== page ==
How Fast Do Bullets Travel?
How fast do bullets travel? You’ve likely overheard other shooters discussing things like bullet velocity, penetration, or projectile…
By Guy J. Sagi
Shooters often use the term “ball ammo” to describe cartridges with a full metal jacket bullet (FMJ). Although the jargon hints that the projectile is spherically shaped or contains some sort of hidden “ball” within, neither is true.
It’s the least-expensive ammunition—on average—available to civilian gun owners and accounts for the bulk of U.S. military small arms munitions. It’s clean, reliable, accurate and the favored fodder for practice, competition and informal range sessions.
Modern bullet design has slightly blurred ball ammo’s precise definition, however, which can make the term confusing to new gun owners. Here’s a look at likely origins of the name, what it means and what it does not.
Not everyone agrees on how the term “ball” grew to accepted status. Most concur it probably began when firearms finally found their way into widespread military use. During this time most smoothbore muzzleloaders used rounded balls of lead for projectiles.
The 1849 introduction of a new bullet seems to endorse the theory. Despite the fact the cylindrically shaped breakthrough from Claude-Etienne Minié had a conical point, its name—the Minié ball—indicates all military-issue bullets for small arms, regardless of their profile or composition, wore the suffix.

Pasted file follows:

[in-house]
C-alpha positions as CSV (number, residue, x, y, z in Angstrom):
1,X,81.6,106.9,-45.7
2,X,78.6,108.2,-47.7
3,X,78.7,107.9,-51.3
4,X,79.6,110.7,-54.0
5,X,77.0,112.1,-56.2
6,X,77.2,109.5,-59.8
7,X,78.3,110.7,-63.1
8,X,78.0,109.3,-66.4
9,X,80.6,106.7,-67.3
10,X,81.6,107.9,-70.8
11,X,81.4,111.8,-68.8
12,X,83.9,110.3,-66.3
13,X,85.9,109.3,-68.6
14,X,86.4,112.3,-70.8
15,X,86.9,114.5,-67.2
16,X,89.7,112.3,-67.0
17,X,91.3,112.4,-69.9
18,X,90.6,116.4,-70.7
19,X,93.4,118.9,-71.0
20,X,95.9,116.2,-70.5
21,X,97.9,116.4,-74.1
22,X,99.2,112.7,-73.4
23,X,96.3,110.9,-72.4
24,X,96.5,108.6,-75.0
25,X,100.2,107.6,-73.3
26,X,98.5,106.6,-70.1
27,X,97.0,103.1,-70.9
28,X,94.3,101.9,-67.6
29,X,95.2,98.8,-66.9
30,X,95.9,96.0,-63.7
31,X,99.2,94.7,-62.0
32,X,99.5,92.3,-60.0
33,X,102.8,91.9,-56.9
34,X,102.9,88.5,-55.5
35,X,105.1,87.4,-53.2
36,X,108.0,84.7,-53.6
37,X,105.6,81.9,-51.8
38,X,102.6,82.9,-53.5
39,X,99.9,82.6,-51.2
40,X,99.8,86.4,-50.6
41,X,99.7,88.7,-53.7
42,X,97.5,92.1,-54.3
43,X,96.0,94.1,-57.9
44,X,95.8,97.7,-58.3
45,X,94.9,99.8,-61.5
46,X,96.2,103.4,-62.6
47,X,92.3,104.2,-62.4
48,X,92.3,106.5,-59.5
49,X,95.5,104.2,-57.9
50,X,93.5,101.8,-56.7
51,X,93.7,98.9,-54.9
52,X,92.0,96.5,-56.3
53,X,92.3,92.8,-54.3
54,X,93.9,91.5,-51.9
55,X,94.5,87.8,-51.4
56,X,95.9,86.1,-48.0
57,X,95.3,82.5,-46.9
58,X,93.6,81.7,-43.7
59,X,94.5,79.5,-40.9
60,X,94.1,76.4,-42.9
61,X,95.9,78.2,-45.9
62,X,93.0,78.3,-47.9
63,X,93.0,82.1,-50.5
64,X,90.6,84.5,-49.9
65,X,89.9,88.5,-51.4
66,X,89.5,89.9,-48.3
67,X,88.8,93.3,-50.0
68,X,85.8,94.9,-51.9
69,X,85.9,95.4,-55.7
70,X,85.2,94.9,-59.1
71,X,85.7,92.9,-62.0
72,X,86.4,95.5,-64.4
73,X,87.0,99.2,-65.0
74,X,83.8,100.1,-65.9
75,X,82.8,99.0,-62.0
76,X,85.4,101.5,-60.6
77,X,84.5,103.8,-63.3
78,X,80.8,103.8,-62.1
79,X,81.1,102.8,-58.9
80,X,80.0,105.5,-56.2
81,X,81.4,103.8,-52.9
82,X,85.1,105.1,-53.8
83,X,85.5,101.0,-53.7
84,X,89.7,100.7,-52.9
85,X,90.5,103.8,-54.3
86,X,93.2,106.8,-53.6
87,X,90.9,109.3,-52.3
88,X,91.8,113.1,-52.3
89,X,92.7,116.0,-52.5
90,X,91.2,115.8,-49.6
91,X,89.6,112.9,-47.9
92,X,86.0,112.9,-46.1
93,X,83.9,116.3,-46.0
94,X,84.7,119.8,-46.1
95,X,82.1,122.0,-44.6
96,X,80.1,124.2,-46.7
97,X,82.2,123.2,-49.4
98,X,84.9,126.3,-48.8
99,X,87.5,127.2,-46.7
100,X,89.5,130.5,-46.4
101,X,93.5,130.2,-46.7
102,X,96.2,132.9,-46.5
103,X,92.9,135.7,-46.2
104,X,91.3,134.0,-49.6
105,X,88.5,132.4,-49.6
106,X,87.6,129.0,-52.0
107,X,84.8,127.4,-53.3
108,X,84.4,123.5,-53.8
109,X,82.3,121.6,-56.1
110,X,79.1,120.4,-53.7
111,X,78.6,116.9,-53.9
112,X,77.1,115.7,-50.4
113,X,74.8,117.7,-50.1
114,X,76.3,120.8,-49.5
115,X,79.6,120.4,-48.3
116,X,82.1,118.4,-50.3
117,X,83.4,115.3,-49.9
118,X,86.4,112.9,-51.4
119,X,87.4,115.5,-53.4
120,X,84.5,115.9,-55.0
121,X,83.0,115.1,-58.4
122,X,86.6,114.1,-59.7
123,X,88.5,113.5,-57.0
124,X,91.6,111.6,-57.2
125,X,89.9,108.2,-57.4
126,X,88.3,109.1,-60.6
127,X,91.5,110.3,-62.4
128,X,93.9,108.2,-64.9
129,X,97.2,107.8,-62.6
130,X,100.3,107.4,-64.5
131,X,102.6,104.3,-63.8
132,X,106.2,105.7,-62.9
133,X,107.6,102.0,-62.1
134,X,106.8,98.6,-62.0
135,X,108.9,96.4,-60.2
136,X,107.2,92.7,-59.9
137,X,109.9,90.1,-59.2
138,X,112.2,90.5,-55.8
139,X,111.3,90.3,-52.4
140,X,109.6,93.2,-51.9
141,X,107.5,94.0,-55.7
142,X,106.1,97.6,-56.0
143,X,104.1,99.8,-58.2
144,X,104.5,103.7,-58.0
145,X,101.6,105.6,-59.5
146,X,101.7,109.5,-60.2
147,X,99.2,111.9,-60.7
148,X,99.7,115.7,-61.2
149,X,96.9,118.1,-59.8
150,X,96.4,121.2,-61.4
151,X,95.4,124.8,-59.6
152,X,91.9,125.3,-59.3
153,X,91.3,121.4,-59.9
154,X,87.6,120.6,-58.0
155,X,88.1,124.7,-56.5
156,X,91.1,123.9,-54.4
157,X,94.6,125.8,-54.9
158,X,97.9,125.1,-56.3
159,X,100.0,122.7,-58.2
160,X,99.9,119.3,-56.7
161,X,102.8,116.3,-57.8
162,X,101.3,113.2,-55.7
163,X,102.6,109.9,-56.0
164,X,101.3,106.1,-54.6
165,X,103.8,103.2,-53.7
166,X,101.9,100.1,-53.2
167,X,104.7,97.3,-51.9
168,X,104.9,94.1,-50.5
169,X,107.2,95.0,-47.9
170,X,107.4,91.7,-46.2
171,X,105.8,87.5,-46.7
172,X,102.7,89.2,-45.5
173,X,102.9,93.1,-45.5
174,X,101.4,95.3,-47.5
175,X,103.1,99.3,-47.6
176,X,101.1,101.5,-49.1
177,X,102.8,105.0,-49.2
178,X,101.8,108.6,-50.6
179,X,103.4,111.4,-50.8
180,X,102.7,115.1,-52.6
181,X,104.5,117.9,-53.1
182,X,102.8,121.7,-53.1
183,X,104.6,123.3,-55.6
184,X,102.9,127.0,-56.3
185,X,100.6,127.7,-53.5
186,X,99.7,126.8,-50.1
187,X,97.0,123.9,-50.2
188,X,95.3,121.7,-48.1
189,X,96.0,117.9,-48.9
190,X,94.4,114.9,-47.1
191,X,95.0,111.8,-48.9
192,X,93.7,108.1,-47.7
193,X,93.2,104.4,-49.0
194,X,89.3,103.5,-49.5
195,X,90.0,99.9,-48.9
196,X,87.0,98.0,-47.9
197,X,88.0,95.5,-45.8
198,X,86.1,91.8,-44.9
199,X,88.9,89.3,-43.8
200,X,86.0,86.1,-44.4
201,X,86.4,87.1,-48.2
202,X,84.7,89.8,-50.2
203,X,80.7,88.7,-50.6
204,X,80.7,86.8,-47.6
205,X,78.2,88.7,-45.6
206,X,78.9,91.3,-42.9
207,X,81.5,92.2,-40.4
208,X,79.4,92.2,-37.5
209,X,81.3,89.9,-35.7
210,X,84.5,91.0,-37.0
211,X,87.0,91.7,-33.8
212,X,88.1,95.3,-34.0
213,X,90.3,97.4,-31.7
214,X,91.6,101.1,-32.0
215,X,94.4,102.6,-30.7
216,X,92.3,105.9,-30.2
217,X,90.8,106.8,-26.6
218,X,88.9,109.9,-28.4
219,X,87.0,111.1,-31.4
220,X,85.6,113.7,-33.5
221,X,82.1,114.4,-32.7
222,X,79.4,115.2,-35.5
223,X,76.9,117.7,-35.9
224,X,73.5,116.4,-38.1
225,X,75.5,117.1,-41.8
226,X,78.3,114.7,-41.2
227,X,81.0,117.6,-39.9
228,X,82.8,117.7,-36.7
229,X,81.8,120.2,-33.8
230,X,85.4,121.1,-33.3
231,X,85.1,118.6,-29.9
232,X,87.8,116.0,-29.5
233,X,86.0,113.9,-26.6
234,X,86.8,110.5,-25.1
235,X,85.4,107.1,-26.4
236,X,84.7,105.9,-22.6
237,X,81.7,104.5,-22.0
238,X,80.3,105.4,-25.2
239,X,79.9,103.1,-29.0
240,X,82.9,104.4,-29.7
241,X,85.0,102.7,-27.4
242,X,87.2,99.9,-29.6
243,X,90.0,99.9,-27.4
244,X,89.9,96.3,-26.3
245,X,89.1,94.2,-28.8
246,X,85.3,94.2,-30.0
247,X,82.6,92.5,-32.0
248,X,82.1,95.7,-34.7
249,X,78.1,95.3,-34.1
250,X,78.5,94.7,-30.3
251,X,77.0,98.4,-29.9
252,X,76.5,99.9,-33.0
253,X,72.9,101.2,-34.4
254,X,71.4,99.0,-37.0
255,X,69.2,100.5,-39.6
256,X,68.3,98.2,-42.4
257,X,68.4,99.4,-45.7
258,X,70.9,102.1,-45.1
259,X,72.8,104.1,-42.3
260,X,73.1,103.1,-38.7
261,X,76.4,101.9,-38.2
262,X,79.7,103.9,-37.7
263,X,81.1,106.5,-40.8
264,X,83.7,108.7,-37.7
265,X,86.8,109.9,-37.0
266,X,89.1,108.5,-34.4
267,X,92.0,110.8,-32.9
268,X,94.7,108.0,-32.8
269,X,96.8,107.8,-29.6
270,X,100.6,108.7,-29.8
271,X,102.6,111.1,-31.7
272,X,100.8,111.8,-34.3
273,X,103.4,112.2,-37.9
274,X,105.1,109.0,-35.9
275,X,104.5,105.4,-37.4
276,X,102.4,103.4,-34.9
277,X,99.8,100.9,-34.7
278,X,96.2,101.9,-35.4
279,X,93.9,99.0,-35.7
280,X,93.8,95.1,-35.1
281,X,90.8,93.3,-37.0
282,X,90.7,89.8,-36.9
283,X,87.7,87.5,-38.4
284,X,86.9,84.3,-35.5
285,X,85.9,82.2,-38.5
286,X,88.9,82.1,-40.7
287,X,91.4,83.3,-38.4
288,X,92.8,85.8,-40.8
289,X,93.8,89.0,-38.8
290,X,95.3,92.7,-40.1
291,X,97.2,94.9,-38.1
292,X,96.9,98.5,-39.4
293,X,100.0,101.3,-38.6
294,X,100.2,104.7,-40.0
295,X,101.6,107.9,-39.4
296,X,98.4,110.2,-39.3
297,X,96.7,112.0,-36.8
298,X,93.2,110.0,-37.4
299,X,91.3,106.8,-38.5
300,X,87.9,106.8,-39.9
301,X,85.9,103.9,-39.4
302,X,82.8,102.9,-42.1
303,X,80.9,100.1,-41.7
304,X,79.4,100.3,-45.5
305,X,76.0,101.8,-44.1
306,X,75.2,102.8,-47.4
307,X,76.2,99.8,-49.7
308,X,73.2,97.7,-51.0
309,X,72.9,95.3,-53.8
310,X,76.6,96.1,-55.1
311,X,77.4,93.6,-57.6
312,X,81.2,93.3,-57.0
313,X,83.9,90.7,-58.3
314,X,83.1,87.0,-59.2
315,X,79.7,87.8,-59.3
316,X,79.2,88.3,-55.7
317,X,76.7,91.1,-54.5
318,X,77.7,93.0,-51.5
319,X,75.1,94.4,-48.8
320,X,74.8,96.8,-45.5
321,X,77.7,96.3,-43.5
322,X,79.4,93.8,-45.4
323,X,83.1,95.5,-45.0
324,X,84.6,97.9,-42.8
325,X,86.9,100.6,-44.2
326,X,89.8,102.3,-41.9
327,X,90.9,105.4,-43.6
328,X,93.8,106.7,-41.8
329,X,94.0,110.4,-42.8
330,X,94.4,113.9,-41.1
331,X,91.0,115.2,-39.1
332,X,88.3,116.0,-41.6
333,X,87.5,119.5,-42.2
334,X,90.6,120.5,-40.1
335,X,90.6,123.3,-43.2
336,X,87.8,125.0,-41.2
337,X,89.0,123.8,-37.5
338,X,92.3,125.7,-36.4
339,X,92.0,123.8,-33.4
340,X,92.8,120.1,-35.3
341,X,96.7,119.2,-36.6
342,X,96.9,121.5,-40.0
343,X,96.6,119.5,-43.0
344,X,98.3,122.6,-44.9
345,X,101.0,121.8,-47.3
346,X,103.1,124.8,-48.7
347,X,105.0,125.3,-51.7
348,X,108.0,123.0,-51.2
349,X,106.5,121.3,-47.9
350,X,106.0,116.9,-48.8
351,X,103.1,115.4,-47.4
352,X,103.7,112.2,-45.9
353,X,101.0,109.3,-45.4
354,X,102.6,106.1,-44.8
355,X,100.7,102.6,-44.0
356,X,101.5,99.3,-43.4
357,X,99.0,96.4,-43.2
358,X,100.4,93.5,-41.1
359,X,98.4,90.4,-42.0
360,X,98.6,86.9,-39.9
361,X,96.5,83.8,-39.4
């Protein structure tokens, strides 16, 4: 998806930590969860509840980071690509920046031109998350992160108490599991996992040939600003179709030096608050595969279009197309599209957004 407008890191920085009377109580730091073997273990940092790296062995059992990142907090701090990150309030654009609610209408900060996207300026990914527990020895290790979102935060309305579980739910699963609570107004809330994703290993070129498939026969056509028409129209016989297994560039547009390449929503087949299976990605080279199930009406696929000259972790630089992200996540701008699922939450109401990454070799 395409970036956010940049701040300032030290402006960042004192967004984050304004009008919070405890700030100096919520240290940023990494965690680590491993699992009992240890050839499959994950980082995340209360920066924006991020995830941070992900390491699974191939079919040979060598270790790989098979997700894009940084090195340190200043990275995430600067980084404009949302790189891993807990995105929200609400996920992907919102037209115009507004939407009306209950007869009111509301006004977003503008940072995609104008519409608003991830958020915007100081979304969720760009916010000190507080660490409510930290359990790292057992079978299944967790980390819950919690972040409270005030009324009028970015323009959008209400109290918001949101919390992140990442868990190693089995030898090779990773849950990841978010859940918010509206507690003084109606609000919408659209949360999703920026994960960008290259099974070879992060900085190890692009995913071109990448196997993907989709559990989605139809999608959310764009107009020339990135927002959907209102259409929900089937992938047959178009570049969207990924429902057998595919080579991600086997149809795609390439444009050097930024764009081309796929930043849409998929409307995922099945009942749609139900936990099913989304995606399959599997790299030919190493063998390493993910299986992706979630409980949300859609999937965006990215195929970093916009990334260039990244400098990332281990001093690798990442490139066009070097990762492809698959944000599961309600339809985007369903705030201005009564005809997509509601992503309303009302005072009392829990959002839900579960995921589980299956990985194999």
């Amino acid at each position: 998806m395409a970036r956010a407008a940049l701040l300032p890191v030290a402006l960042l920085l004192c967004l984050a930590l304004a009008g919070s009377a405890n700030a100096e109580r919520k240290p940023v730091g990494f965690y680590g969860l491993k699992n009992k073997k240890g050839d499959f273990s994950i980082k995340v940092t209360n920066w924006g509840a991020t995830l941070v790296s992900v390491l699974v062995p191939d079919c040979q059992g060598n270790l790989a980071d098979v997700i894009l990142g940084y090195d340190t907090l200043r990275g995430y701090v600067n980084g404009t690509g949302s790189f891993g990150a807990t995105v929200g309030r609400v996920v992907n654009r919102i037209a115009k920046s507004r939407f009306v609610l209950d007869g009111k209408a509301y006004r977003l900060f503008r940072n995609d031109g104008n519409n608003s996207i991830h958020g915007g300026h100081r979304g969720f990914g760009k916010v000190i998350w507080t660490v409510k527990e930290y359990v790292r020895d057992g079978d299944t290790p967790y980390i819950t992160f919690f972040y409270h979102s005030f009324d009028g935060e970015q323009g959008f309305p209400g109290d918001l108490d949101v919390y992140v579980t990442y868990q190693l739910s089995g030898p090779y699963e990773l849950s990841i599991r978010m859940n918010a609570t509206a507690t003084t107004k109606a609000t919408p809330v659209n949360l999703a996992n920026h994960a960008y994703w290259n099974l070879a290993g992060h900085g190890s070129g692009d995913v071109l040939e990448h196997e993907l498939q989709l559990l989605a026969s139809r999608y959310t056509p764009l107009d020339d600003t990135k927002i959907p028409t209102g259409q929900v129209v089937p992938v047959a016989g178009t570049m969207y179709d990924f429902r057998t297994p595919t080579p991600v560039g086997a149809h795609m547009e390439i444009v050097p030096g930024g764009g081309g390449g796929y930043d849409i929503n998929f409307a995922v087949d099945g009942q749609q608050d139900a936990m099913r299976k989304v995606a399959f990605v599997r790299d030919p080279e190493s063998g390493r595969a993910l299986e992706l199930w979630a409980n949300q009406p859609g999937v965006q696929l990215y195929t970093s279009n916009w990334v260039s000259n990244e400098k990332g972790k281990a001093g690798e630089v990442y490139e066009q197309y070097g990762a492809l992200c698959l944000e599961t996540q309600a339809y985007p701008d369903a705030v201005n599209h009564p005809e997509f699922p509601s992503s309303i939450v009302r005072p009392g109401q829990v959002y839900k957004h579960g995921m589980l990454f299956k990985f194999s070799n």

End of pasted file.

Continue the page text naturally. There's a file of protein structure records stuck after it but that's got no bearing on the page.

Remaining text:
The French Army officer’s innovation was slightly smaller than the diameter of the barrel’s bore. This was to decrease the time required to load it from the firearm’s muzzle end. Its most important feature, however, was a hollow base with iron insert that expanded to engage rifling when the gunpowder ignited behind. The design improved accuracy and effective range.
James Burton, who was working at the United States Arsenal and Armory at Harpers Ferry at the time, improved the projectile in the early 1850s. His bullet was just as effective, but less expensive and easier to produce. Many historical documents refer to this iteration of the Americanized bullet as the “minnie ball.” When the Civil War began in 1861 both sides were using it widely. A fact that likely contributed to ball ammo’s indelible entry into the firearm lexicon.
It’s tradition, according to this theory, for frontline U.S. troops to refer to their standard-issue ammunition as ball. It accurately reflected bullet profile when we earned our independence. Because the term hasn’t lost traction in nearly 250 years, there’s likely more to its longevity than just habit.
One camp of opinion claims the term became permanently embedded after the introduction of ball powder during World War II. The propellant, which is safer and faster to produce than extruded powder, only became widely available to civilian reloaders in the 1960s, however.
Others contend the FMJ bullet’s propensity for passing through barriers, enemy combatants and continuing downrange in search of secondary and tertiary targets earned it the nickname “hardball.” Shortened to ball it rolls off lips faster and sounds less offensive to sensitive eavesdroppers.
Each theory has merits, and all likely contributed to ball ammo becoming an accepted firearm term. Regardless of the origin, qualification for membership on the ball ammo roster comes down to bullet construction and performance.